Reed’s FFC is essentially a retread of the Christian Coalition which, under Reed’s leadership, was investigated by Congress, the Federal Election Commission, and ultimately (after Reed’s departure) had its tax-exempt status denied over its engagement in electoral politicking. But Reed, who has managed to survive the Christian Coalition meltdown, his two-timing of evangelicals through his business association with Abramoff, and his 2006 loss in the Republican primary for lieutenant governor of Georgia, is sifting the remnants of the Christian Coalition infrastructure to build FFC.

O'Neal Dozier, pastor of the Worldwide Christian Church in Pompano Beach, Florida, and a Christian Coalition of Florida board member, said that the board voted last year to “come under the umbrella of” the FFC. For an organization that was low on funds, said Dozier, it was “a great opportunity that we felt we couldn’t pass up.”

Now Dozier also serves on the FFC board, and says that the affiliation brings “more fundraising capabilities. With Faith and Freedom and with Ralph being known as he is, we can get more conservatives involved and coming to functions that we have in order to raise funds,” both locally and nationally. “It costs a lot of money to print voter guides,” he chuckled.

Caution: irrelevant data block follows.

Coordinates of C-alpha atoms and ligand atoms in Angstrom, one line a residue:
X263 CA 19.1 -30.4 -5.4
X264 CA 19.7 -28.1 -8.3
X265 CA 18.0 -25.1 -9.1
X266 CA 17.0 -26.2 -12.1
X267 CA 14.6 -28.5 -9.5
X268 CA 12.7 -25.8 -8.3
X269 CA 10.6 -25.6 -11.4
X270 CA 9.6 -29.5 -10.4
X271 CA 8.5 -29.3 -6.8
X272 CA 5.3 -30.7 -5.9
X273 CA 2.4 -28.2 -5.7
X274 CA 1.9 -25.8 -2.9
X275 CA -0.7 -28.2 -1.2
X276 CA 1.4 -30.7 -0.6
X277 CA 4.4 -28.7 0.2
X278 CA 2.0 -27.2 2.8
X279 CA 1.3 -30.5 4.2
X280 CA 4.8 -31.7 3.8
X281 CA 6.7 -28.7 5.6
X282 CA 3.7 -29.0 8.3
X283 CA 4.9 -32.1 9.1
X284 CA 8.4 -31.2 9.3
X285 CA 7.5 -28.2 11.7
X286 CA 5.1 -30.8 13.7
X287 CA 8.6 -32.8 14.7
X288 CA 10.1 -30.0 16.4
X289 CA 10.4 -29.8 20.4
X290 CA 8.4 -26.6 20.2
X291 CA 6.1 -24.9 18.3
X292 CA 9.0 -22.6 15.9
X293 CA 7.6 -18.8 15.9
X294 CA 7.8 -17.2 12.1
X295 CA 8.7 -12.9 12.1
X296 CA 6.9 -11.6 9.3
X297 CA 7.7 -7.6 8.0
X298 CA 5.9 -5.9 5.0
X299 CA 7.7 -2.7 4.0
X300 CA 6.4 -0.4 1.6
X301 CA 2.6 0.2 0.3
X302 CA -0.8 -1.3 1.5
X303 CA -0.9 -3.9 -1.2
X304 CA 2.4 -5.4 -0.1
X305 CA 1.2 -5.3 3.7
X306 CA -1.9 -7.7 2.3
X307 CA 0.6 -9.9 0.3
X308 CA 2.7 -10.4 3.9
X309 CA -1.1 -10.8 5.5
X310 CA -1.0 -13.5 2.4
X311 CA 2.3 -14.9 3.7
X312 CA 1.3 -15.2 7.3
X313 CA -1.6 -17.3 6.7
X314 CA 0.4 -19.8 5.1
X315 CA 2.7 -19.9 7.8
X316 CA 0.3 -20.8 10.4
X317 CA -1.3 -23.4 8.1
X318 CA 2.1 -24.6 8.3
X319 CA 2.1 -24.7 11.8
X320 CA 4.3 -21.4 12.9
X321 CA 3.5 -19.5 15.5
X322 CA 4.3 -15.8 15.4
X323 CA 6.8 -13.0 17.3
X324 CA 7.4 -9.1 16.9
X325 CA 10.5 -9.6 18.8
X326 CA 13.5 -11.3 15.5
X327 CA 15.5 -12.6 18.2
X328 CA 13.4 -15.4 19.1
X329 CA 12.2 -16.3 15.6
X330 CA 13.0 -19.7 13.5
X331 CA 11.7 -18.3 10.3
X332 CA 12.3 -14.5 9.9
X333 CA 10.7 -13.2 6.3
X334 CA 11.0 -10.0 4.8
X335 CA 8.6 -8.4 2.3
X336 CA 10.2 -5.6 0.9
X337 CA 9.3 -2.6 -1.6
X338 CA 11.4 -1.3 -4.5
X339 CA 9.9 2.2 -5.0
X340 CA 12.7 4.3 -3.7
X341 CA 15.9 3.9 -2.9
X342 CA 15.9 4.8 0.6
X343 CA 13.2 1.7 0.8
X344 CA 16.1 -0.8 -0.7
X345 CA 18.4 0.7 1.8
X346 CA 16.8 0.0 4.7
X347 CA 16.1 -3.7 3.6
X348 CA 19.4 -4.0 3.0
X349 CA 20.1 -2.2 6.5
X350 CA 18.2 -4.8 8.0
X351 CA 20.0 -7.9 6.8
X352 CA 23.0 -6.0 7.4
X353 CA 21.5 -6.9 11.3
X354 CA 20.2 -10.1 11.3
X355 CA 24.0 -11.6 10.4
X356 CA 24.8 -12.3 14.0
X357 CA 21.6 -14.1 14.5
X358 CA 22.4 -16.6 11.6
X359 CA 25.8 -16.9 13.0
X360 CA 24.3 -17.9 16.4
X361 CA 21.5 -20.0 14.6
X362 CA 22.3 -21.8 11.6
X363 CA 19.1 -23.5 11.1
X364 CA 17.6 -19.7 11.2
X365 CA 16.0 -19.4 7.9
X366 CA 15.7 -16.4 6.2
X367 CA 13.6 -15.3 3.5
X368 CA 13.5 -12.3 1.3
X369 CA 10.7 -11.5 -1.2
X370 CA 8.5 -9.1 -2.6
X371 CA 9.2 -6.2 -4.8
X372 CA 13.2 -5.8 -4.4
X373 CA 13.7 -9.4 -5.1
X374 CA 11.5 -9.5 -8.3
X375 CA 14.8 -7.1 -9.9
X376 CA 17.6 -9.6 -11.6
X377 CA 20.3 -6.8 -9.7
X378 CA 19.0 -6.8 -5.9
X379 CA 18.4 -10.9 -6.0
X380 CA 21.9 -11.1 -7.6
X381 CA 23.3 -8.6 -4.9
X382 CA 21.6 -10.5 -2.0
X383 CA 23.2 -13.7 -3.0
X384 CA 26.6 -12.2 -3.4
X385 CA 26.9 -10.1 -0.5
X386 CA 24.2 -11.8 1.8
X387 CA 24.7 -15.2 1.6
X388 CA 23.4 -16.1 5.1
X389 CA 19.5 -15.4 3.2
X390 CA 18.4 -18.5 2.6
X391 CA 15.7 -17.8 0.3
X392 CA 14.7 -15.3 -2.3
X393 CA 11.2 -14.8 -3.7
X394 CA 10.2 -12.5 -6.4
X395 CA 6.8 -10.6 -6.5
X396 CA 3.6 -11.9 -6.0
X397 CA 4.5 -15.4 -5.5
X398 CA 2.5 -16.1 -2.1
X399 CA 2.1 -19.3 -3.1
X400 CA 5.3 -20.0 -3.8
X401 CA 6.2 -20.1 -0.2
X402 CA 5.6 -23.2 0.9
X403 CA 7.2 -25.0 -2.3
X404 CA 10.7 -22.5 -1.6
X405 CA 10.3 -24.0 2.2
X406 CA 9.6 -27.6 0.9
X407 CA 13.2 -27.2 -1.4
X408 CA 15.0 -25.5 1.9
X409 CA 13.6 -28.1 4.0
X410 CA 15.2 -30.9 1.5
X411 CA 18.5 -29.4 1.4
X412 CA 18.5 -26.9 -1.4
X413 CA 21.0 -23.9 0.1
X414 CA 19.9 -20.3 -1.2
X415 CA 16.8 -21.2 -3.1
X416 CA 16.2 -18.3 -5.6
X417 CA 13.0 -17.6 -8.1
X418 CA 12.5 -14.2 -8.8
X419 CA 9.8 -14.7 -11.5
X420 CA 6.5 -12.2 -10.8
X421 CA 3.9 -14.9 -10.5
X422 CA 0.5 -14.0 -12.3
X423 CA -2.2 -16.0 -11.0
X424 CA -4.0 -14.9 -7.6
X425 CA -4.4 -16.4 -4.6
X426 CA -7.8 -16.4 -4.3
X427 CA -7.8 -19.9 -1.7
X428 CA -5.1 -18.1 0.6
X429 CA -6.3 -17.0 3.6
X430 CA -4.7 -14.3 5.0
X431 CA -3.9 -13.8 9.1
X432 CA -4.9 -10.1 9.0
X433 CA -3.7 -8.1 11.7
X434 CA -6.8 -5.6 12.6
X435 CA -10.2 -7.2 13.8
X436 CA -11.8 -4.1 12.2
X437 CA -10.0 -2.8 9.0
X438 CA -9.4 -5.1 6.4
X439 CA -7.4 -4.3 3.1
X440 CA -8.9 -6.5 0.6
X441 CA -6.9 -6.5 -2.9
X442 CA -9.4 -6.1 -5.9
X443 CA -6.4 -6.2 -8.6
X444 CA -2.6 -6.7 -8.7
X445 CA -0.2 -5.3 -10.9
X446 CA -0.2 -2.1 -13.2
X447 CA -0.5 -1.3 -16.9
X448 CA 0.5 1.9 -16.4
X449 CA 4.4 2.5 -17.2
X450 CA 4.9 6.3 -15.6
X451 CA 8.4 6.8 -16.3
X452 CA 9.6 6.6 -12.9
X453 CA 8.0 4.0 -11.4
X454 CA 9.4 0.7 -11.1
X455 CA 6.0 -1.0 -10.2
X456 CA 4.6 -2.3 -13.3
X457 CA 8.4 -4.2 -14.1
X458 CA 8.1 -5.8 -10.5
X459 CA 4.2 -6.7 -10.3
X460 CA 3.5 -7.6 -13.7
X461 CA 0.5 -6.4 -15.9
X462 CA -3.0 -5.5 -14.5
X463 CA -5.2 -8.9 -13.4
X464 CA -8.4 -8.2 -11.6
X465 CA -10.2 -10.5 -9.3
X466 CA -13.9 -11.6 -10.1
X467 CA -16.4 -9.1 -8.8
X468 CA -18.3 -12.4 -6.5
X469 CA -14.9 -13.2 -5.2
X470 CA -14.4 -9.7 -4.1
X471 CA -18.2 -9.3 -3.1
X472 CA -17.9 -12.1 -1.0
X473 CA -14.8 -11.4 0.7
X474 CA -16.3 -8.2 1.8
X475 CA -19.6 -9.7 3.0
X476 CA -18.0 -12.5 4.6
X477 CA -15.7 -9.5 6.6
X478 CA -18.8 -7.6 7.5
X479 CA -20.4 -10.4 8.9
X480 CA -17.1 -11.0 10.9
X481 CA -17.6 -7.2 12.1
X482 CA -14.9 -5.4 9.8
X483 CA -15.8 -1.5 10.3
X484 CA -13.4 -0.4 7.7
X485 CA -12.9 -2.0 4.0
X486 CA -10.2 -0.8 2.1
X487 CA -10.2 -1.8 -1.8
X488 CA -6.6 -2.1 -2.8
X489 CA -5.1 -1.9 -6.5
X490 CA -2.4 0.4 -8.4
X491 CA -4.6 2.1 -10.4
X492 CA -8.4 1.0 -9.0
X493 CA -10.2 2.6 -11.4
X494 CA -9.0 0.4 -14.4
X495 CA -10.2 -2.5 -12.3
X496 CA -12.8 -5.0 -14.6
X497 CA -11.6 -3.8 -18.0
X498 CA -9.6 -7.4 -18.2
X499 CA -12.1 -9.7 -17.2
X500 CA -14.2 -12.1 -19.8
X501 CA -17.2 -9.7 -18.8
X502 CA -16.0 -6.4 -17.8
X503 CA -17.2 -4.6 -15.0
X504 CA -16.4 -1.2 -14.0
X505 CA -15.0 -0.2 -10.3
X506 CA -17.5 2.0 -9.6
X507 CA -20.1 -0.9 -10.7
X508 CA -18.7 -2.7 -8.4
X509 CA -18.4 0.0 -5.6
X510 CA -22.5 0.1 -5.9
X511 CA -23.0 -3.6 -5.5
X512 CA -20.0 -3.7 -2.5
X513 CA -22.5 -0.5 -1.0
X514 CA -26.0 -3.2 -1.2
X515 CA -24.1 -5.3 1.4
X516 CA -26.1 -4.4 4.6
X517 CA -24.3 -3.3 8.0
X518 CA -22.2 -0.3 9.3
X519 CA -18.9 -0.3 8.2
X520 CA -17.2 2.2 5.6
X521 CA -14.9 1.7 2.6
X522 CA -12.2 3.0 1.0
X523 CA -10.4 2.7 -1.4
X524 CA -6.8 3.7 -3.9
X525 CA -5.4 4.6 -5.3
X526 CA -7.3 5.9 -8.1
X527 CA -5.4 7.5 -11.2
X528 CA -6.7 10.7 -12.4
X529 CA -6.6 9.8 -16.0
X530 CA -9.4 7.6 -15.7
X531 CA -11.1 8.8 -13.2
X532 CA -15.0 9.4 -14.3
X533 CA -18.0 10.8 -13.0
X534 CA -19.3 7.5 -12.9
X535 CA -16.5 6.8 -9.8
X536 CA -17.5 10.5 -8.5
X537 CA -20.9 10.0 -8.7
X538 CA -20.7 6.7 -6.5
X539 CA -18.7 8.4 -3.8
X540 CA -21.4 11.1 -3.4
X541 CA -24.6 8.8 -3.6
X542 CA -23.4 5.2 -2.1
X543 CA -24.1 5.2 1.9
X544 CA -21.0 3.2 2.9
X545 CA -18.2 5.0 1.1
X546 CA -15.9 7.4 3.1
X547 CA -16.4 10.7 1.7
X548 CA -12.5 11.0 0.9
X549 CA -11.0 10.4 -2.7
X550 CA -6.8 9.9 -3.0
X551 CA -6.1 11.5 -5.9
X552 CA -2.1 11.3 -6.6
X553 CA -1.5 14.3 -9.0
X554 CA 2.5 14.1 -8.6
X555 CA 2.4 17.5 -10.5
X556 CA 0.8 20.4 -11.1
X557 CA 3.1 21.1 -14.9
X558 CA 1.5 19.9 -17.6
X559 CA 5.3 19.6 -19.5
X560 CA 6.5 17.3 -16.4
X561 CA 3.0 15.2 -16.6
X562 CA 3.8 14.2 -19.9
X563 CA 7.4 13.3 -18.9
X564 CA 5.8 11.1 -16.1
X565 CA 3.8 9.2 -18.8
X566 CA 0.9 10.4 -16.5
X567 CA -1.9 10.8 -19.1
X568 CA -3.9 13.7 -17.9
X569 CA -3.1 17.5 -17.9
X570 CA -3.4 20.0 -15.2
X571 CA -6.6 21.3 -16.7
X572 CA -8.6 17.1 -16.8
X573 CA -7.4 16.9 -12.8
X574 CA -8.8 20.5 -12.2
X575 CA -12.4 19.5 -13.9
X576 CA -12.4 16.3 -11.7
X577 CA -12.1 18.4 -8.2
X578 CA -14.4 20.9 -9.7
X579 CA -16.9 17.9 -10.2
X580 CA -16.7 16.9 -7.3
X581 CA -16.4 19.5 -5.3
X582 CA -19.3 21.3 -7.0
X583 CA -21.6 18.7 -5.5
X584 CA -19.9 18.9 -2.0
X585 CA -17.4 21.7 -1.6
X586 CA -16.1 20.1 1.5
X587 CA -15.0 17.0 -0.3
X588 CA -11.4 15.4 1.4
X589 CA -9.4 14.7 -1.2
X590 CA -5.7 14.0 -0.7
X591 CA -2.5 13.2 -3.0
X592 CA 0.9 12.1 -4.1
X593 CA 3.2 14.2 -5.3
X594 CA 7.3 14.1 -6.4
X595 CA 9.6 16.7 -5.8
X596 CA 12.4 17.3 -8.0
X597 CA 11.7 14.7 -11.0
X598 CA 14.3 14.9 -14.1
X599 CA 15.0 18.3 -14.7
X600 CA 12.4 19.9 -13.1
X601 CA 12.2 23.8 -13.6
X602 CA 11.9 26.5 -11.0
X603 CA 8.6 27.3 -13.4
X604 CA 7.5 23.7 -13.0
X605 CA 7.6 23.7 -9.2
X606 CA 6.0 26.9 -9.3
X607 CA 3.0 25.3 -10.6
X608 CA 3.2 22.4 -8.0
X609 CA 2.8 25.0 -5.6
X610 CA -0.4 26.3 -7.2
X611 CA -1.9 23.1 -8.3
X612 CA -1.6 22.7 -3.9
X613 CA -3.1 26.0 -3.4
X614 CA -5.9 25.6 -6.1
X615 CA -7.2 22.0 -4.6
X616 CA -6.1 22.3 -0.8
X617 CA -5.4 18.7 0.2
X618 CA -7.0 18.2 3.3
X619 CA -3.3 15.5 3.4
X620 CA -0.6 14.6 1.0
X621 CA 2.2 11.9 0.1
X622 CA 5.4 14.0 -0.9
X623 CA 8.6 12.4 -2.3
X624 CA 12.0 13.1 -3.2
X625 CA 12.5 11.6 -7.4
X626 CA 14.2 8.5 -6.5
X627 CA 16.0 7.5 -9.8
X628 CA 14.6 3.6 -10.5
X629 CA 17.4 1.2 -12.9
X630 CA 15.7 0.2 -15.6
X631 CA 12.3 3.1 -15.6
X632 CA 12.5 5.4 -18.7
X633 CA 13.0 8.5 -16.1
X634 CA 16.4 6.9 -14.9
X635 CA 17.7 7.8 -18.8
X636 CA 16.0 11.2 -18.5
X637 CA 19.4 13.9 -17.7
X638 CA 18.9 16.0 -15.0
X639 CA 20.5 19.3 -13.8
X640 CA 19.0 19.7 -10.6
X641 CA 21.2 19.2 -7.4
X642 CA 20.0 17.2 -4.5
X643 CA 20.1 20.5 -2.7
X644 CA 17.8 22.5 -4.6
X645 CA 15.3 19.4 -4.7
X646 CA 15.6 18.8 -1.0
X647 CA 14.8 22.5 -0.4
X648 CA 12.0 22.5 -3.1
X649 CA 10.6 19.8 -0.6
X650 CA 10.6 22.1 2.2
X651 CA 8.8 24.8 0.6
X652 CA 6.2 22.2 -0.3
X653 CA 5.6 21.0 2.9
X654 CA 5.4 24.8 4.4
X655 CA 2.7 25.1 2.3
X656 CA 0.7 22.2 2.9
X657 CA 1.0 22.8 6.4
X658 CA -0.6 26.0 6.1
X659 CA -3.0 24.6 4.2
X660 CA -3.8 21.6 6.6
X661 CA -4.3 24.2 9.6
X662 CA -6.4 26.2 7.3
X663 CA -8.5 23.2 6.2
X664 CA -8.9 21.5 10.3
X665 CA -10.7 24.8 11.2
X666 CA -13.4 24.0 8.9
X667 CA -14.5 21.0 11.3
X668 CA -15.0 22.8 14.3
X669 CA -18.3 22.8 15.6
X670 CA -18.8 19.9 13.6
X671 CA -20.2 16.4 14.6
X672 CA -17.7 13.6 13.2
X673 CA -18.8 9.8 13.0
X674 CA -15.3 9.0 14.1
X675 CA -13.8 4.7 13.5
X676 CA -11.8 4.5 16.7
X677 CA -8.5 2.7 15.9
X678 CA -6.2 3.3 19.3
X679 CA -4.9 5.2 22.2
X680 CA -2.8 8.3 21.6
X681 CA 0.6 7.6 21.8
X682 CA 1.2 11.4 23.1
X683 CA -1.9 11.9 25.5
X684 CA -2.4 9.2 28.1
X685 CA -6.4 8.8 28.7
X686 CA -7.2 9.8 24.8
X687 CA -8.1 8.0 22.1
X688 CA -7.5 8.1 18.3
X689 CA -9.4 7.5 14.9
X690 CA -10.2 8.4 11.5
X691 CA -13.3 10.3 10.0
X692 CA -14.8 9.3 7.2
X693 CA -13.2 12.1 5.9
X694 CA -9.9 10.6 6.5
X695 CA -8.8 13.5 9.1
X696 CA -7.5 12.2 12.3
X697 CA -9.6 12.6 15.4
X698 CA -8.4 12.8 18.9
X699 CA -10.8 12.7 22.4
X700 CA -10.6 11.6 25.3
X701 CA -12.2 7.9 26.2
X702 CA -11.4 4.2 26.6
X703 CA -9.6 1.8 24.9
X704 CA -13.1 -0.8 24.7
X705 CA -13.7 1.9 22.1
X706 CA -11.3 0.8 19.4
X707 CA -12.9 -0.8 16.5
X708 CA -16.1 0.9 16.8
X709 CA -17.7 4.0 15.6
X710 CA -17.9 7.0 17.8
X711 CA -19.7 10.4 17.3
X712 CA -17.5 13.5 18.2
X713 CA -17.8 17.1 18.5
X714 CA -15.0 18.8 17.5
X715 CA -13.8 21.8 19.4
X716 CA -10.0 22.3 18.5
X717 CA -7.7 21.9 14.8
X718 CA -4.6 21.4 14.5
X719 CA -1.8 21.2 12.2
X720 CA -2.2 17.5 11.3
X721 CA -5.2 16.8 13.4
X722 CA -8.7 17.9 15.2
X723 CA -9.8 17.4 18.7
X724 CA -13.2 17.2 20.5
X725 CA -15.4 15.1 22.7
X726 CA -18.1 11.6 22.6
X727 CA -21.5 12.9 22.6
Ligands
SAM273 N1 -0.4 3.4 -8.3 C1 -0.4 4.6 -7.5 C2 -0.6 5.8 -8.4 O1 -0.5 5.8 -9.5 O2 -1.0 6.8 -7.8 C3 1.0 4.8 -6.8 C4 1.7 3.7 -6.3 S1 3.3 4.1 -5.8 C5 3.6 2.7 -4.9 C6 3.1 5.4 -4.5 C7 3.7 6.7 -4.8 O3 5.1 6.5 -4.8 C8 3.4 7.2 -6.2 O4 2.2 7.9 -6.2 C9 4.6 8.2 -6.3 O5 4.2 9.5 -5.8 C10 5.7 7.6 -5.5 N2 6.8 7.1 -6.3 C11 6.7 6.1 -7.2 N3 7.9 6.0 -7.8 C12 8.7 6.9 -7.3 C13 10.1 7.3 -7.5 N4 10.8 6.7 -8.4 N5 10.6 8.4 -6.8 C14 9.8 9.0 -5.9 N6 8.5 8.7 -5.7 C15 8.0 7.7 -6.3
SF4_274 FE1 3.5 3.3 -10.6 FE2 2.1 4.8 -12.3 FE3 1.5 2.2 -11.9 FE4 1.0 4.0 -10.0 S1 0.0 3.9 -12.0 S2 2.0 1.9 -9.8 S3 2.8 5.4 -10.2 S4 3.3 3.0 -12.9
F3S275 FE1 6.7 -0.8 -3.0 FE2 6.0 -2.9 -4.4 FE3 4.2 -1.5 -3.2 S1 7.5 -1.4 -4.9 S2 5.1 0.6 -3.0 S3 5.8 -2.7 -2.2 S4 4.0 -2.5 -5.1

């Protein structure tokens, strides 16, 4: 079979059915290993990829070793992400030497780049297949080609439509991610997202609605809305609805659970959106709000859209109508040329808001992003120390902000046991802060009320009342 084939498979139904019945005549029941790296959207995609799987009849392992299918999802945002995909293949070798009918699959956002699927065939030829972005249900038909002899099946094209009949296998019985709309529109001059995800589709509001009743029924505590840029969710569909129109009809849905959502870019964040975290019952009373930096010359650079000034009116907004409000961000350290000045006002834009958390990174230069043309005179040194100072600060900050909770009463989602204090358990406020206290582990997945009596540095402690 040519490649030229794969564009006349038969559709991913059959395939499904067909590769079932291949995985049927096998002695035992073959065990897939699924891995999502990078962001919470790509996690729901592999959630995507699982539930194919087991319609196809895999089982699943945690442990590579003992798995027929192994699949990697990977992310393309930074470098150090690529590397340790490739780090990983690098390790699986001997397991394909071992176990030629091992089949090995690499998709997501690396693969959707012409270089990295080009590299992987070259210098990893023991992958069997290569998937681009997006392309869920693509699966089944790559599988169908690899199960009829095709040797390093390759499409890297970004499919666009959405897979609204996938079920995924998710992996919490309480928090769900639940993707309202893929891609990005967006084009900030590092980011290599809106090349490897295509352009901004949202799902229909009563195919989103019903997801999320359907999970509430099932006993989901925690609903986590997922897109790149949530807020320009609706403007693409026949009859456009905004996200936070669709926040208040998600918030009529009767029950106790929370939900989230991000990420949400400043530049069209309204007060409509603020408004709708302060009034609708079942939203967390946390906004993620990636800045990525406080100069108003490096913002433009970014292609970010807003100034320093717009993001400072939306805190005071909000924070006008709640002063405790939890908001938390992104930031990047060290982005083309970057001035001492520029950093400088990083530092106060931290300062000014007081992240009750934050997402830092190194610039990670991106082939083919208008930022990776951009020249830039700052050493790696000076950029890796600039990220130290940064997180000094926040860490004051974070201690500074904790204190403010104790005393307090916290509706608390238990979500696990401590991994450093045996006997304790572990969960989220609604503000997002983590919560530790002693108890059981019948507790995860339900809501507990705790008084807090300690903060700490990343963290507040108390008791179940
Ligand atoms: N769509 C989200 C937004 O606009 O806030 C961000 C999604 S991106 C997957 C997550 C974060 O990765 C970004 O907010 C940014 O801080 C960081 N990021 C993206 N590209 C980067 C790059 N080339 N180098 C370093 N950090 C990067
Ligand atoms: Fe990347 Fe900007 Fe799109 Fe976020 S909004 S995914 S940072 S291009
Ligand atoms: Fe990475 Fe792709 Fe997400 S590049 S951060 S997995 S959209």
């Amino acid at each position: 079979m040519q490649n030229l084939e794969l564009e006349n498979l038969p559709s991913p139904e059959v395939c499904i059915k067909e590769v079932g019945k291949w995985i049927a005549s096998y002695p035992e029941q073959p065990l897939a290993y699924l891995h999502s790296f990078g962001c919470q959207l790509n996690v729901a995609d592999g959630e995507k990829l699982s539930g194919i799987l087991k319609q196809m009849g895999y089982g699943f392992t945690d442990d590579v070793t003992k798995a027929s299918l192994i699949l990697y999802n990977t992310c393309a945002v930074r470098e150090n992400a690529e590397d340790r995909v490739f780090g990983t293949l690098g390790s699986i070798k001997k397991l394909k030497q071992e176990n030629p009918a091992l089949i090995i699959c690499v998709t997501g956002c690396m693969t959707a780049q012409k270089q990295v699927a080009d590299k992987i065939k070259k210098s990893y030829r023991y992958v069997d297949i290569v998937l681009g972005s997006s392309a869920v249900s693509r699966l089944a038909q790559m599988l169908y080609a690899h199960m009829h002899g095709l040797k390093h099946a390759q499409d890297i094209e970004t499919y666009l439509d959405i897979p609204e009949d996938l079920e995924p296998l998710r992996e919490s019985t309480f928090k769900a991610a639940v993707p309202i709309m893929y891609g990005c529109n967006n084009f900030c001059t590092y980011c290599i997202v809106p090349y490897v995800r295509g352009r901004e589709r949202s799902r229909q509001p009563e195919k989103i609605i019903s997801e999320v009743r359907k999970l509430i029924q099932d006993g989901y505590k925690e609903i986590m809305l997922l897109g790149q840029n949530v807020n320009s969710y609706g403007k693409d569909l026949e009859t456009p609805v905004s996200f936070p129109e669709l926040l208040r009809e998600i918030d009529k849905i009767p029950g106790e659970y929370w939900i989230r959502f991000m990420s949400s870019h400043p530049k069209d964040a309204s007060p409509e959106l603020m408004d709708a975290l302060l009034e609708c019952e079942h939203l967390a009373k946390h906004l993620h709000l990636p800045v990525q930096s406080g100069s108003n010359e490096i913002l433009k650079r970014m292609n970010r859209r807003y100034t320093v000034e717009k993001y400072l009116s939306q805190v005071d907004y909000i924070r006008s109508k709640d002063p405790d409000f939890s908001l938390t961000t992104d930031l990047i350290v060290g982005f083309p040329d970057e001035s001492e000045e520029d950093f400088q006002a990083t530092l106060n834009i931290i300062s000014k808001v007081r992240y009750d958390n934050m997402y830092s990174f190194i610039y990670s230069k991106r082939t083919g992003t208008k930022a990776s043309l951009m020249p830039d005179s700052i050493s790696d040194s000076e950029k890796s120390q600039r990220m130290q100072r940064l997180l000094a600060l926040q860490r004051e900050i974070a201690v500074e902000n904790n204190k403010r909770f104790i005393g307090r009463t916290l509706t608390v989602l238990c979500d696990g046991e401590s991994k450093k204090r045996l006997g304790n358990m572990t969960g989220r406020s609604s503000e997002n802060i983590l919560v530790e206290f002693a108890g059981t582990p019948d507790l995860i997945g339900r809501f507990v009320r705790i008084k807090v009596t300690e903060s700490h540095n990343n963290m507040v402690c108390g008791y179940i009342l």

Also rather amazing is the fact that nobody in the movement is particularly concerned about Reed's Jack Abramoff-related double-dealings:

Yet Reed continues to elicit effusive praise from fellow evangelicals. The Christian Broadcasting Network’s David Brody claims FFC “is indeed poised to be a major player in the 2010 and 2012 elections.” About Reed’s association with Abramoff, [Iowa Christian Alliance president Steve] Scheffler told RD, “if you look at the whole explanation it was a nonissue, it was the press that made something out of nothing that was there.” He added that Iowa activists were “excited” that Reed was the master of ceremonies for the Iowa Christian Alliance’s fundraiser this week, at which Rick Santorum was the keynote speaker.